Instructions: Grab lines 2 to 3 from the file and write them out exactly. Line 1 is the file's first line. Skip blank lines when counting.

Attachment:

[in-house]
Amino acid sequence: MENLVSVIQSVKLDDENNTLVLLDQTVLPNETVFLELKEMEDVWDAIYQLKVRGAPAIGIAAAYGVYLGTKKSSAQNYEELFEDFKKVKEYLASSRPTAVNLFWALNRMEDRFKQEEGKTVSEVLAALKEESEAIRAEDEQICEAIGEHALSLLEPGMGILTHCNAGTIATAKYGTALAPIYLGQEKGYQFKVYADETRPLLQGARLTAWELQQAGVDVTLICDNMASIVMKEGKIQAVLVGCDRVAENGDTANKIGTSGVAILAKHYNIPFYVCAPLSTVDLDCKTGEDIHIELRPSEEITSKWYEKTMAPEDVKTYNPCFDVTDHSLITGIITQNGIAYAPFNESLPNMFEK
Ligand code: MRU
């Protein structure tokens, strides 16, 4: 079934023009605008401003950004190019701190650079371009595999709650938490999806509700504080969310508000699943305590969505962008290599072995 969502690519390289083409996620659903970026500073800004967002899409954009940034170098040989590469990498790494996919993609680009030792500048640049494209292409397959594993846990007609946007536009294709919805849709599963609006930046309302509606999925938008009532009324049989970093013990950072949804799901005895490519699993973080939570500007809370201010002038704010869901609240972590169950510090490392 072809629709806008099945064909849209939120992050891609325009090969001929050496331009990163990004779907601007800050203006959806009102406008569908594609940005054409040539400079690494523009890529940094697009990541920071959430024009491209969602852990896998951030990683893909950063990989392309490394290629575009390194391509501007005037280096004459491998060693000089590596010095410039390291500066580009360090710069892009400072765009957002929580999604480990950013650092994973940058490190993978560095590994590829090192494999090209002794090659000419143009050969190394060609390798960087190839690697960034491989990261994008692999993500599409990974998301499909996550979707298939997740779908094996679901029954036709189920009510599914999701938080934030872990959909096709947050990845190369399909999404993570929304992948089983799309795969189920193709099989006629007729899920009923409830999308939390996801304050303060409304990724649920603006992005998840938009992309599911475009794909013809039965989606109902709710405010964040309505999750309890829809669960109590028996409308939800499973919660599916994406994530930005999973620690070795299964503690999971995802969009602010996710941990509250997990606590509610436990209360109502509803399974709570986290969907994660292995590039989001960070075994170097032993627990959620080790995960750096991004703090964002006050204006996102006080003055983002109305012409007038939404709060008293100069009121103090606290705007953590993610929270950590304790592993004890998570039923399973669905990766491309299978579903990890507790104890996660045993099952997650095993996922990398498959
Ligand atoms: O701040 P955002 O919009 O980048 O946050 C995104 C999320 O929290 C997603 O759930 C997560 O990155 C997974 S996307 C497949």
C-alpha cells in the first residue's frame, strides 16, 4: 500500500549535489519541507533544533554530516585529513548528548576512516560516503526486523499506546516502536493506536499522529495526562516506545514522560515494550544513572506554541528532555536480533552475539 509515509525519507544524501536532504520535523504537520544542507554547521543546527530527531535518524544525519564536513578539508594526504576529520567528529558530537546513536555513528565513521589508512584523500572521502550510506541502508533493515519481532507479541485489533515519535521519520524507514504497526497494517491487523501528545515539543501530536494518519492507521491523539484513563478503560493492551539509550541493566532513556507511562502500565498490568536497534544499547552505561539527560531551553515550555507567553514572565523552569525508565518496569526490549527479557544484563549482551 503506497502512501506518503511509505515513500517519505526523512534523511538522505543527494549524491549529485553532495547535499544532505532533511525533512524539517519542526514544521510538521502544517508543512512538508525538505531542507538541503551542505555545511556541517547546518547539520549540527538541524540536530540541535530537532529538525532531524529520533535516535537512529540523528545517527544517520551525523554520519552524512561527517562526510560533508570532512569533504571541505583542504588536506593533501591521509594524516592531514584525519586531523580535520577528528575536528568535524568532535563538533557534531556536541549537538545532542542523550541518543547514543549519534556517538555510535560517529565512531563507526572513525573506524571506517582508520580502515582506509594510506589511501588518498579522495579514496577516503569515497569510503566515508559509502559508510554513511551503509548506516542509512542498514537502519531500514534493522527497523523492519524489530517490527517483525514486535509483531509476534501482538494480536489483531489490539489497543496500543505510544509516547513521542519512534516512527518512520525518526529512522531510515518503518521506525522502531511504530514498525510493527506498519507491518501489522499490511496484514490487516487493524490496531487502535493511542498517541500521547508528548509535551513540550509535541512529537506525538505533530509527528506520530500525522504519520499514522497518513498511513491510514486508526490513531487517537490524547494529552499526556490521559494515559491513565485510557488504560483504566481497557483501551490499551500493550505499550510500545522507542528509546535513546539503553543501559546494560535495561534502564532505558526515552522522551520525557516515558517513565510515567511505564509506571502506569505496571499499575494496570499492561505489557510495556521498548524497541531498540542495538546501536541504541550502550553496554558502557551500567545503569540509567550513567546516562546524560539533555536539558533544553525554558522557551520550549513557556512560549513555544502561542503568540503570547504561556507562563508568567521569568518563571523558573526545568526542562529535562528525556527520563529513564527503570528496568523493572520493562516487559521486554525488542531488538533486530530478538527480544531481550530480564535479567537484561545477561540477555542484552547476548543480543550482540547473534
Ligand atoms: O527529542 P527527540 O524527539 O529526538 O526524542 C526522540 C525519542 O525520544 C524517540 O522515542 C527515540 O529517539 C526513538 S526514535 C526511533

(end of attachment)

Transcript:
Amino acid sequence: MENLVSVIQSVKLDDENNTLVLLDQTVLPNETVFLELKEMEDVWDAIYQLKVRGAPAIGIAAAYGVYLGTKKSSAQNYEELFEDFKKVKEYLASSRPTAVNLFWALNRMEDRFKQEEGKTVSEVLAALKEESEAIRAEDEQICEAIGEHALSLLEPGMGILTHCNAGTIATAKYGTALAPIYLGQEKGYQFKVYADETRPLLQGARLTAWELQQAGVDVTLICDNMASIVMKEGKIQAVLVGCDRVAENGDTANKIGTSGVAILAKHYNIPFYVCAPLSTVDLDCKTGEDIHIELRPSEEITSKWYEKTMAPEDVKTYNPCFDVTDHSLITGIITQNGIAYAPFNESLPNMFEK
Ligand code: MRU